36 What are the key common services & APIs? How do the biomedical commons clouds interoperate? What is the governance structure? What is the sustainability model? 1,000,000 pa?ents 1,000 PB 100,000 pa?ents 100 PB 10,000 pa?ents 10 PB 1000 pa?ents
37 Bioinforma)cs tools & their integra)on. Examples: Galaxy, GenomeSpace, workflow systems, portals, etc Data center scale science. Interoperability and preserva?on/peering/ portability of large biomedical datasets. Examples: Bionimbus/OSDC, CG Hub, Cancer Collaboratory, GenomeBridge, etc New modeling techniques. The discovery of new & emergent behavior at scale. Examples: What are the founda?ons? Is more different?
38 Thanks To My Colleagues & Collaborators Kevin White Nancy Cox Andrey Rzhetsky Lincoln Stein Barbara Stranger
39 Thanks to My Lab Allison Heath Maria Paeerson Sean Sullivan Rafael Suarez Jonathan Spring Zhenyu Zhang Mae Greenway Ray Powell Stu? Agrawal Renuka Ayra David Hanley
40 Thanks to the White Lab Megan McNerney Chaitanya Bandlamidi Jason Grundstad Jason Pie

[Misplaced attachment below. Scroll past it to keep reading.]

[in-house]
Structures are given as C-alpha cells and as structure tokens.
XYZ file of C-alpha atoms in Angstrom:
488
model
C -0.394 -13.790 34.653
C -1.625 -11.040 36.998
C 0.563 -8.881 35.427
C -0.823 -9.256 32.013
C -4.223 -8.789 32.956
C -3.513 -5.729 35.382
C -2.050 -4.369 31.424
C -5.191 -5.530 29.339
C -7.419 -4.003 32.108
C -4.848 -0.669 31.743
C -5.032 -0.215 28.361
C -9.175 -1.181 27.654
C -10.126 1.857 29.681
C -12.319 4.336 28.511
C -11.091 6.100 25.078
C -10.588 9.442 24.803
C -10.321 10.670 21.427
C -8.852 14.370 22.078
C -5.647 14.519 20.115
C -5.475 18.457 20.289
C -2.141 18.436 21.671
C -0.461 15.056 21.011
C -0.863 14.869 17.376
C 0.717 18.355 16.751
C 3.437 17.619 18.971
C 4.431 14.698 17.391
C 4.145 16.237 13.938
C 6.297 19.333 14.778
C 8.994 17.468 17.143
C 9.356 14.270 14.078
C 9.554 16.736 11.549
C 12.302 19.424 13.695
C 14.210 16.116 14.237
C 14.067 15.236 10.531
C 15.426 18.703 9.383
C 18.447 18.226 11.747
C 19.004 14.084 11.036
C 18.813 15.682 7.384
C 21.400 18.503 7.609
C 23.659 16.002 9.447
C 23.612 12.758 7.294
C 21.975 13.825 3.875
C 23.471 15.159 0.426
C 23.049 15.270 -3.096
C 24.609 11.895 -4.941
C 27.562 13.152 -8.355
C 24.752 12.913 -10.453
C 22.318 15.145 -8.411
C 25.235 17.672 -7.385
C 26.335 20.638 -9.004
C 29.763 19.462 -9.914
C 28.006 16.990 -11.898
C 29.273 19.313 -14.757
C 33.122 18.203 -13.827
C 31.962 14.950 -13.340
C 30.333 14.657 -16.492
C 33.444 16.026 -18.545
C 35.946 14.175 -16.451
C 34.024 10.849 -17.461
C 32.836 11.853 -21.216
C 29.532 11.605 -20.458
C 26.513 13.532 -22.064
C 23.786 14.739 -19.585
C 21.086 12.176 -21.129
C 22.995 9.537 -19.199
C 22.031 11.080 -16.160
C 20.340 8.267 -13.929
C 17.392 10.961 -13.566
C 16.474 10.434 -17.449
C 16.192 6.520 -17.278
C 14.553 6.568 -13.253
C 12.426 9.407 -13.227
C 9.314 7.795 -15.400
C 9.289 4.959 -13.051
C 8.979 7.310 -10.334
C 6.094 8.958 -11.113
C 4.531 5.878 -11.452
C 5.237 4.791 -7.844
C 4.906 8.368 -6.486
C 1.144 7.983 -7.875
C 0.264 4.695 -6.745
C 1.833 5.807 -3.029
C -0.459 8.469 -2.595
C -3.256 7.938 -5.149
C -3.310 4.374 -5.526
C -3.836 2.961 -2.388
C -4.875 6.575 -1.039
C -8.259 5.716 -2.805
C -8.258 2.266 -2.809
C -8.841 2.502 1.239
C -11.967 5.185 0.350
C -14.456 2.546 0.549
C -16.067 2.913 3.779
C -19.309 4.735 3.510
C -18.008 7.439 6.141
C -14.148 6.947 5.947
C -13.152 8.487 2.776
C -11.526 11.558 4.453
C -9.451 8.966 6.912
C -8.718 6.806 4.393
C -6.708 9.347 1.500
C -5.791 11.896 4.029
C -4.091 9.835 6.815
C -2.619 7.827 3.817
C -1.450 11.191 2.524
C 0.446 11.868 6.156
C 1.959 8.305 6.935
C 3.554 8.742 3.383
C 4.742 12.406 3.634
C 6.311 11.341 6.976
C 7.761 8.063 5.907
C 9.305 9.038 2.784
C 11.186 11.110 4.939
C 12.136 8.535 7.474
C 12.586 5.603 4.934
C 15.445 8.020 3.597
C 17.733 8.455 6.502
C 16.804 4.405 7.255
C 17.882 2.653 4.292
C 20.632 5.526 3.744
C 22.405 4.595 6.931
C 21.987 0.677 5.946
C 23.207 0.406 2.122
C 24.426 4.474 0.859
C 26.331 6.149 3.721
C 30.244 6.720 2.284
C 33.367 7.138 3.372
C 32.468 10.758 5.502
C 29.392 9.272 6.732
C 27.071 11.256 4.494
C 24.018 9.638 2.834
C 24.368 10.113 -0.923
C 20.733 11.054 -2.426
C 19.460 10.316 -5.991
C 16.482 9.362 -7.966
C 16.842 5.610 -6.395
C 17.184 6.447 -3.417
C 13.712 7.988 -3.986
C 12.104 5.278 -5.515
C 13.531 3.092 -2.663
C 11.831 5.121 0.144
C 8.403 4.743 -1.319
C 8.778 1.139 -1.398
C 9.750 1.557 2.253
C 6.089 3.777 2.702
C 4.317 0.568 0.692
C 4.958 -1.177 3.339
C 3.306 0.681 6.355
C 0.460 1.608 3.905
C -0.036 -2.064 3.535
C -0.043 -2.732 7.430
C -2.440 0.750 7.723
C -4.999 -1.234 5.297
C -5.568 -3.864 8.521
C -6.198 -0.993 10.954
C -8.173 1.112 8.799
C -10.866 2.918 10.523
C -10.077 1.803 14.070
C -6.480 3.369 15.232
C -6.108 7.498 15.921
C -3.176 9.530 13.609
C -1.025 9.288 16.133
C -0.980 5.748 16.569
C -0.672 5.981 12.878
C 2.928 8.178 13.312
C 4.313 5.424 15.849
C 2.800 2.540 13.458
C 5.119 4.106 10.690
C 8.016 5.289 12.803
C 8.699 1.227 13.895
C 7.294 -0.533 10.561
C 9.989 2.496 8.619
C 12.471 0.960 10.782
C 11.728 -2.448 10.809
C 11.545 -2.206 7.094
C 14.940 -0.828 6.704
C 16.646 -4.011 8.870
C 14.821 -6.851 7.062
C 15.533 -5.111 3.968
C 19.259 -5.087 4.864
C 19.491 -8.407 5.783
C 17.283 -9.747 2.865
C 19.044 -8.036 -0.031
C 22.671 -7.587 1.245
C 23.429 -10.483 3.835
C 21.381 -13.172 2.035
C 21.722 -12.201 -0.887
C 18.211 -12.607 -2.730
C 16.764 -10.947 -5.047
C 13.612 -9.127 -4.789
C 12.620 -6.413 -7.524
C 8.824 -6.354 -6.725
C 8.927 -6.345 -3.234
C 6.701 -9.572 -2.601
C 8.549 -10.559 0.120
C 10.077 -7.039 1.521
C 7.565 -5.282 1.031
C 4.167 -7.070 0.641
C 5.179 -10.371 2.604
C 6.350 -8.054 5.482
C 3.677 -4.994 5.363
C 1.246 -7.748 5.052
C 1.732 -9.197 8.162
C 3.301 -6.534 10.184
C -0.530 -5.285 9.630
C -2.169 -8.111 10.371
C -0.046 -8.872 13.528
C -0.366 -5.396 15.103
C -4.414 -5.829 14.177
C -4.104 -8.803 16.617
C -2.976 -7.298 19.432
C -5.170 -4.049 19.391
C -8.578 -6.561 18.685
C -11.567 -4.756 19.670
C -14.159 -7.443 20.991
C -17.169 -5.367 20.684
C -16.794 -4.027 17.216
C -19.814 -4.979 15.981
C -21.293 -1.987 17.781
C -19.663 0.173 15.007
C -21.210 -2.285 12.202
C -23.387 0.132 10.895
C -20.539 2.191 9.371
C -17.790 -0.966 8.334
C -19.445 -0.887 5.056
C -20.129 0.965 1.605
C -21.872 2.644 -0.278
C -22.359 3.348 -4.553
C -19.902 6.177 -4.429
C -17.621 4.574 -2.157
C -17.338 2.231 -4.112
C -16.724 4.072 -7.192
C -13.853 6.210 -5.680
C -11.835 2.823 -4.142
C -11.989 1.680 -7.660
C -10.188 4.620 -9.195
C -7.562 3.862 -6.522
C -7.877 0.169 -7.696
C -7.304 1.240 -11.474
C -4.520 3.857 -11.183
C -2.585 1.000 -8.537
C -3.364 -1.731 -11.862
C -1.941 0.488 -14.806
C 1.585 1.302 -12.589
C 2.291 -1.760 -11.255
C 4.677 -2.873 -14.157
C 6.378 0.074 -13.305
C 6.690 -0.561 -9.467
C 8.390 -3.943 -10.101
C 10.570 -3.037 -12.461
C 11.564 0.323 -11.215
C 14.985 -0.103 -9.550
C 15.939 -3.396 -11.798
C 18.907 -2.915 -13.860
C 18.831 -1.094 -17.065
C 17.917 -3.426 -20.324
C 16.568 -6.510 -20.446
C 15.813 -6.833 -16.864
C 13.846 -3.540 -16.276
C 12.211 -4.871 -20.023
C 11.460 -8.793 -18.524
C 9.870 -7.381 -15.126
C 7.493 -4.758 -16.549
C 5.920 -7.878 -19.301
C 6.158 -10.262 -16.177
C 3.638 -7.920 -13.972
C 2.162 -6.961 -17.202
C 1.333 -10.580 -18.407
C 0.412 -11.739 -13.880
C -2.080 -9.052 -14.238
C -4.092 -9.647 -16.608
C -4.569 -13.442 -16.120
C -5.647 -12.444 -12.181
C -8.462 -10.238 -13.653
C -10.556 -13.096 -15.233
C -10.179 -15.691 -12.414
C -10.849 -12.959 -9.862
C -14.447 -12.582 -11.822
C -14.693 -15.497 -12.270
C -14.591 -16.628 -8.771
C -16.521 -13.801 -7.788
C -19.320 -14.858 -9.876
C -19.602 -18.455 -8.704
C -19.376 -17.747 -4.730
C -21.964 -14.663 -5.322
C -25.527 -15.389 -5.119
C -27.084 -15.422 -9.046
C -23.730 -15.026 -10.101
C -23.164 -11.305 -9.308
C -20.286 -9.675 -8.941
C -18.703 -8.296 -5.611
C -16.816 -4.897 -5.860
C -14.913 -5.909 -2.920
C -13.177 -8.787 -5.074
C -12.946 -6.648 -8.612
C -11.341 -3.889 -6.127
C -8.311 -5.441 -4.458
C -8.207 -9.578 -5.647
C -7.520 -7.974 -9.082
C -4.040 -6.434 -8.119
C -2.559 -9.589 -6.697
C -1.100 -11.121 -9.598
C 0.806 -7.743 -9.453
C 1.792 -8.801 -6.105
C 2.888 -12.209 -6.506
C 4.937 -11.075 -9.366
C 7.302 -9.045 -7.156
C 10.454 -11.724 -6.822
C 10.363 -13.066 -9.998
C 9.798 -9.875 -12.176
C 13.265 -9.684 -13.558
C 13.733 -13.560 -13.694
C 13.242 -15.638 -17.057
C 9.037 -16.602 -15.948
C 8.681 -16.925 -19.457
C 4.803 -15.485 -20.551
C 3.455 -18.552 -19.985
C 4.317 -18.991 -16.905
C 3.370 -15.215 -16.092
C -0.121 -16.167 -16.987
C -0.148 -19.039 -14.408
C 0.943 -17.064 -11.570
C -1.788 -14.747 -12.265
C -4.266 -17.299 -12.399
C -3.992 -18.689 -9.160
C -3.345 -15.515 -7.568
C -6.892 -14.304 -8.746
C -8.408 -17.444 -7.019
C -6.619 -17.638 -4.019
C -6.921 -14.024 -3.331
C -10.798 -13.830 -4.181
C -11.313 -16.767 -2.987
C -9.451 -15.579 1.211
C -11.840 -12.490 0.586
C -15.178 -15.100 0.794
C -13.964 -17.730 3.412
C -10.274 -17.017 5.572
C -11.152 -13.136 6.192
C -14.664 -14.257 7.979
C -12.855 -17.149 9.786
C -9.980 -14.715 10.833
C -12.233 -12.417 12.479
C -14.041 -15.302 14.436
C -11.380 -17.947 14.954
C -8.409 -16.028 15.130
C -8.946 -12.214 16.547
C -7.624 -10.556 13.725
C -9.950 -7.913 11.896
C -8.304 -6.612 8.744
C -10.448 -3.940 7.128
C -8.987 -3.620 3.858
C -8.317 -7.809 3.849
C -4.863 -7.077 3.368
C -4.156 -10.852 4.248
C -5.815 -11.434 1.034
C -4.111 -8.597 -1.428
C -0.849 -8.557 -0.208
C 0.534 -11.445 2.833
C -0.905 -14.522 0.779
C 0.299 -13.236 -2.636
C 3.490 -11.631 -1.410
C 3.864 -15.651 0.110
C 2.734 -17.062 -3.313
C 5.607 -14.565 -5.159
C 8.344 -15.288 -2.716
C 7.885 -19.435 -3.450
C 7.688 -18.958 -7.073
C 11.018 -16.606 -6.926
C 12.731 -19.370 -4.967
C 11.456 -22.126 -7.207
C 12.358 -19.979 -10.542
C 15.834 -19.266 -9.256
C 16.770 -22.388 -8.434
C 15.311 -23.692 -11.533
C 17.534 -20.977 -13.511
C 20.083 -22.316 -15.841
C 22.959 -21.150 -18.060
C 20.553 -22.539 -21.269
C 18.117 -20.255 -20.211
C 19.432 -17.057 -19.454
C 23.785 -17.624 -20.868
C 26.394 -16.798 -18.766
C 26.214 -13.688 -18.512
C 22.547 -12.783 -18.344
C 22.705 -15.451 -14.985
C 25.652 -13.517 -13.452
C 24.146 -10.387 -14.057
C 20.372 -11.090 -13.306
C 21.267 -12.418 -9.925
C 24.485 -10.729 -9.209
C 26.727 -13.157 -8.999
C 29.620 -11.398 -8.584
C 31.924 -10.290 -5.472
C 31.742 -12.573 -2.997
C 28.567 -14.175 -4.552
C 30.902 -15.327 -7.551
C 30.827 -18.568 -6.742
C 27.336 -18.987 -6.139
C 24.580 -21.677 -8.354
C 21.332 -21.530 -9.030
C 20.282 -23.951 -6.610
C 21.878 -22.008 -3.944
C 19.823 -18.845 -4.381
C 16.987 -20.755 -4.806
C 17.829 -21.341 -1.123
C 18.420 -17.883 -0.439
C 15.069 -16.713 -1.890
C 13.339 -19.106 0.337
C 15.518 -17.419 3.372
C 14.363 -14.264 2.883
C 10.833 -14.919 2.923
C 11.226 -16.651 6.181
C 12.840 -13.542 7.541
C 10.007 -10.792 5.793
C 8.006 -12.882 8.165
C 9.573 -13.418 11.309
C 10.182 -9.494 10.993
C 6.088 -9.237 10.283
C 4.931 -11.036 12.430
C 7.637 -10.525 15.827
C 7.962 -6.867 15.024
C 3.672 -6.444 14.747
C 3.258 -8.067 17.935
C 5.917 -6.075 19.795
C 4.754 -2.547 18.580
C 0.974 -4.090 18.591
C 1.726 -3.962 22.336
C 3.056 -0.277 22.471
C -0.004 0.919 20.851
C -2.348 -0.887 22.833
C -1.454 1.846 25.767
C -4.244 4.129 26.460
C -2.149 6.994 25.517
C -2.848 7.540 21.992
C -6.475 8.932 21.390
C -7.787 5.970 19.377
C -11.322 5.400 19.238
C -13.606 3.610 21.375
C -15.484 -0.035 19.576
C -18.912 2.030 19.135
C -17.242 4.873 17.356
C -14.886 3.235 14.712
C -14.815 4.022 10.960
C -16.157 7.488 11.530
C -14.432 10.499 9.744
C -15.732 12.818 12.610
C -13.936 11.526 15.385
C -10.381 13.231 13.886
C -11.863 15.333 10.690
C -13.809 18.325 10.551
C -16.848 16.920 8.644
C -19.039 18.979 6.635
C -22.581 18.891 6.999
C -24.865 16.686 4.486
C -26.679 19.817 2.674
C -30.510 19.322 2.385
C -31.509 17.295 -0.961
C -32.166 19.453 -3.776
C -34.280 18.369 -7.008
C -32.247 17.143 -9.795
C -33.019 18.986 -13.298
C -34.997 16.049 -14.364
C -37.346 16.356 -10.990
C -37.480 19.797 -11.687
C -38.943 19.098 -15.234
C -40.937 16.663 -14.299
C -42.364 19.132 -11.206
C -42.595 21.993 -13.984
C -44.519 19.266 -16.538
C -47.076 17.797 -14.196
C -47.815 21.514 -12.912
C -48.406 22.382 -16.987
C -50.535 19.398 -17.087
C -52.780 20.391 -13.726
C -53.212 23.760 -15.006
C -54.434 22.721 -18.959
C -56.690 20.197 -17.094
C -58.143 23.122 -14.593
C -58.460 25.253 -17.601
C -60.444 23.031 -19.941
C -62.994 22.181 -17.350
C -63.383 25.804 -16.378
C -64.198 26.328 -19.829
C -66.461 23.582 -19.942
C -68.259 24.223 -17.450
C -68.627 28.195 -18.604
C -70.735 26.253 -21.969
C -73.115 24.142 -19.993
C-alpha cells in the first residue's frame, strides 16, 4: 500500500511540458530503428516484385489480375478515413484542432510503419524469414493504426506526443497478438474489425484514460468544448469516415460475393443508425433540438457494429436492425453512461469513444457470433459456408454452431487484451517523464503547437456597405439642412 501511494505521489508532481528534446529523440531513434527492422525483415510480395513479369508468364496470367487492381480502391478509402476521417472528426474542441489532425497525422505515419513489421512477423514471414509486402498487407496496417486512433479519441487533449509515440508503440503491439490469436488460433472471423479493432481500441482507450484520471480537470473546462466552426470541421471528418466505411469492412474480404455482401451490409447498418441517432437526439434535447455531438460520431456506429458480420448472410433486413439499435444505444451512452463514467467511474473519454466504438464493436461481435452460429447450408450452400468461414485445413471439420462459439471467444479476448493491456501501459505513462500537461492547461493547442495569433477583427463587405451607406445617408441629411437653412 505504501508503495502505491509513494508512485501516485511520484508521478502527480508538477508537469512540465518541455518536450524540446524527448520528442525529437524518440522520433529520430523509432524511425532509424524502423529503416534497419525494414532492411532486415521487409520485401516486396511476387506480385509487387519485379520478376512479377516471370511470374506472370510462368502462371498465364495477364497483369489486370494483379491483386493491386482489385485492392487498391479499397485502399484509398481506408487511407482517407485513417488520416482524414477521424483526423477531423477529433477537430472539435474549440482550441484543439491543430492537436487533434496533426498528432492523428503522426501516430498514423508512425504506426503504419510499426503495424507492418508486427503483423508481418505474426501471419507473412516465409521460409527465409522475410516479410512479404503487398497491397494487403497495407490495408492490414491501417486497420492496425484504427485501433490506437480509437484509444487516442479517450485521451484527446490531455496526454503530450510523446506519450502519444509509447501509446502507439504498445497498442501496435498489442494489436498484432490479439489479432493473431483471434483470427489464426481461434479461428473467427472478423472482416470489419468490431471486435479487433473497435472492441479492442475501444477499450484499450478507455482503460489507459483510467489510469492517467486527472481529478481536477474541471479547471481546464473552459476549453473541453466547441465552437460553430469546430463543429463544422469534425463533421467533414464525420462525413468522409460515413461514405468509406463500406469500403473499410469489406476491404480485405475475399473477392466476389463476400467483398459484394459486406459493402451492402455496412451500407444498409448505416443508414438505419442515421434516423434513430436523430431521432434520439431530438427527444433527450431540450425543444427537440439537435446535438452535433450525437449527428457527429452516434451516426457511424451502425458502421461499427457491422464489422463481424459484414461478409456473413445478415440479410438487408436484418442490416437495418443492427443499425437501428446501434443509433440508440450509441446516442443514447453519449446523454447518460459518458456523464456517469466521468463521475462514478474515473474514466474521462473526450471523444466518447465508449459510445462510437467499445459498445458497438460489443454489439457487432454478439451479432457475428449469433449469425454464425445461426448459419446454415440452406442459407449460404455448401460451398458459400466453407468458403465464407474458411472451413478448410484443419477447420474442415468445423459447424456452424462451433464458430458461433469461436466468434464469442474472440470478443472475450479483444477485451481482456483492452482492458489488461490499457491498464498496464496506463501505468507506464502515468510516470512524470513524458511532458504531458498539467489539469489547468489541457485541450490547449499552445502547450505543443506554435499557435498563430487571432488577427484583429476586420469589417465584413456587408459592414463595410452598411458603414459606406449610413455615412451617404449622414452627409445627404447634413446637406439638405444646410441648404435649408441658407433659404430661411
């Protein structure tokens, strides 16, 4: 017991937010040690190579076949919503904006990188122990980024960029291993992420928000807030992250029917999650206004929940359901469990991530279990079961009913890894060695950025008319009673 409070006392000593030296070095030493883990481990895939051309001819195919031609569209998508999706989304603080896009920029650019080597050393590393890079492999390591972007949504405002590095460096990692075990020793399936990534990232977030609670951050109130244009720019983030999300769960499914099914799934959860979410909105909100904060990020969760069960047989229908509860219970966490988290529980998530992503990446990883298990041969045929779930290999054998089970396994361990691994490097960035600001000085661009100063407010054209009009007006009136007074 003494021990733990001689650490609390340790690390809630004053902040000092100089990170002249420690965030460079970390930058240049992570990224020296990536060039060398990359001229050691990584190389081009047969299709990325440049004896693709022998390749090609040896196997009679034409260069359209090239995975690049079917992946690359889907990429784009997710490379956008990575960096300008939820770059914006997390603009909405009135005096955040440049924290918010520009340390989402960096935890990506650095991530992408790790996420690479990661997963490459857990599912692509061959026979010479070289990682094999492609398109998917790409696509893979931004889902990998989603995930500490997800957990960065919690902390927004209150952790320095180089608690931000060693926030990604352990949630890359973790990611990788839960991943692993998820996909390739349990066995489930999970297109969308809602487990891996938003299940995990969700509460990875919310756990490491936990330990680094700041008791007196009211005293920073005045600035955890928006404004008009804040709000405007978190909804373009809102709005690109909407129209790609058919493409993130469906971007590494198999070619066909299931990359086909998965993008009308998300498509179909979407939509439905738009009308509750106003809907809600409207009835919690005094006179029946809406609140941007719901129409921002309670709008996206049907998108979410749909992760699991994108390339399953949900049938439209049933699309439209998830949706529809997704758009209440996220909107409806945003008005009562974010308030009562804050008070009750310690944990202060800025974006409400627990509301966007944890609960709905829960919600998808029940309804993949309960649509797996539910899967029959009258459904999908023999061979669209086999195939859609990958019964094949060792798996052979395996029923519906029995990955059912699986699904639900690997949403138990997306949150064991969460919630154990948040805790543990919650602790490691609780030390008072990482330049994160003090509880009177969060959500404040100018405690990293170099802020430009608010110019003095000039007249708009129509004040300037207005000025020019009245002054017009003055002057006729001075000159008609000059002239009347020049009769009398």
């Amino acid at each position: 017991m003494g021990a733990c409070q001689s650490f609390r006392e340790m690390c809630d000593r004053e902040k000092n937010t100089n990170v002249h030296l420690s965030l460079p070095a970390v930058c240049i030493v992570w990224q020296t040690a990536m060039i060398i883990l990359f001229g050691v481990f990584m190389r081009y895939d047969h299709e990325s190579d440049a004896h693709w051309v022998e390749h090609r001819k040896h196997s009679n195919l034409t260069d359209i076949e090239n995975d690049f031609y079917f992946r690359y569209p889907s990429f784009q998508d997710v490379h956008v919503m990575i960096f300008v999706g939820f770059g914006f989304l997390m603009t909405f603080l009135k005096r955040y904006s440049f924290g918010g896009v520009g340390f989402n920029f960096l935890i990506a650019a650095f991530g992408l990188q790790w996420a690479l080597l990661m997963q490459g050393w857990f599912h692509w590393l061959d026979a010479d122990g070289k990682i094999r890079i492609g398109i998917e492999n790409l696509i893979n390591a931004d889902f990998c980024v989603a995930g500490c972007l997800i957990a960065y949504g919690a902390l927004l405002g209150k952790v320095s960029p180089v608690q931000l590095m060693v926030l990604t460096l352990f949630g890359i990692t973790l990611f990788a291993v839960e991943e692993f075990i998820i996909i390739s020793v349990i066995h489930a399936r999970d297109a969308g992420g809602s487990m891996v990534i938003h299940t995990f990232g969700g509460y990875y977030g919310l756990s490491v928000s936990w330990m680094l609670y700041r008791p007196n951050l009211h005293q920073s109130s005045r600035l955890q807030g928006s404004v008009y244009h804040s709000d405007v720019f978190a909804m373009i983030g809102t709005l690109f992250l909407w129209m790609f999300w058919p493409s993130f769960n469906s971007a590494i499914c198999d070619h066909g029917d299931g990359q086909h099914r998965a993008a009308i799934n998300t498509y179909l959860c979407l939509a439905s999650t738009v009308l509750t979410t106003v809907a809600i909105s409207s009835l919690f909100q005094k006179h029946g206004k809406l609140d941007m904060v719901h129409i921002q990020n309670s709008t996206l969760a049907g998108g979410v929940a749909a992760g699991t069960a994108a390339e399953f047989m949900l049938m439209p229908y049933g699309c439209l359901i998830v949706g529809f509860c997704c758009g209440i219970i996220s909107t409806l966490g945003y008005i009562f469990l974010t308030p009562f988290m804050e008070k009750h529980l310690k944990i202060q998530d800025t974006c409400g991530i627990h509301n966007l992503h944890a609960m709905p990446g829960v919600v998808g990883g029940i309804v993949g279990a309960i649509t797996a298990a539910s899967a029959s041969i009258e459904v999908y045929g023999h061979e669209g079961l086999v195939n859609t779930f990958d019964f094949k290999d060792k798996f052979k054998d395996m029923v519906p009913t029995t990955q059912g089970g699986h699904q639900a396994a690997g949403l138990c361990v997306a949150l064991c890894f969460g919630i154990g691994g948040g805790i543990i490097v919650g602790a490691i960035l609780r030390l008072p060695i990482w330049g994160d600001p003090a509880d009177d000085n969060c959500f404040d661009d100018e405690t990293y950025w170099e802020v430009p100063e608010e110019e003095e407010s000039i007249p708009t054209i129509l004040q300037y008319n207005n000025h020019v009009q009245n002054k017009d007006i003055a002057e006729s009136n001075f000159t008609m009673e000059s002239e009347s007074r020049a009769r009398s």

41 Ques?ons? 41
42 For more informa?on For more informa?on and background, see Robert L. Grossman and Kevin P. White, A Vision for a Biomedical Cloud, Journal of Internal Medicine, Volume 271, Number 2, pages , You can find some more informa?on on my blog: rgrossman.com. My address is robert.grossman at uchicago dot edu. Center for Research Informatics
43 Major funding and support for the Open Science Data Cloud (OSDC) is provided by the Gordon and Beey Moore Founda?on. This funding is used to support the OSDC- Adler, Sullivan and Root facili?es. Addi?onal funding for the OSDC has been provided by the following sponsors: The Bionimbus Protected Data Cloud is supported in by part by NIH/NCI through NIH/SAIC Contract 13XS021 / HHSN E. The OCC- Y Hadoop Cluster (approximately 1000 cores and 1 PB of storage) was donated by Yahoo! in Cisco provides the OSDC access to the Cisco C- Wave, which connects OSDC data centers with 10 Gbps wide area networks. The OSDC is supported by a 5- year ( ) PIRE award (OISE ) to train scien?sts to use the OSDC and to further develop the underlying technology. OSDC technology for high performance data transport is support in part by NSF Award The StarLight Facility in Chicago enables the OSDC to connect to over 30 high performance research networks around the world at 10 Gbps or higher. Any opinions, findings, and conclusions or recommenda?ons expressed in this material are those of the author(s) and do not necessarily reflect the views of the Na?onal Science Founda?on, NIH or other funders of this research. The OSDC is managed by the Open Cloud Consor?um, a 501(c)(3) not- for- profit corpora?on. If you are interested in providing funding or dona?ng equipment or services, please contact us at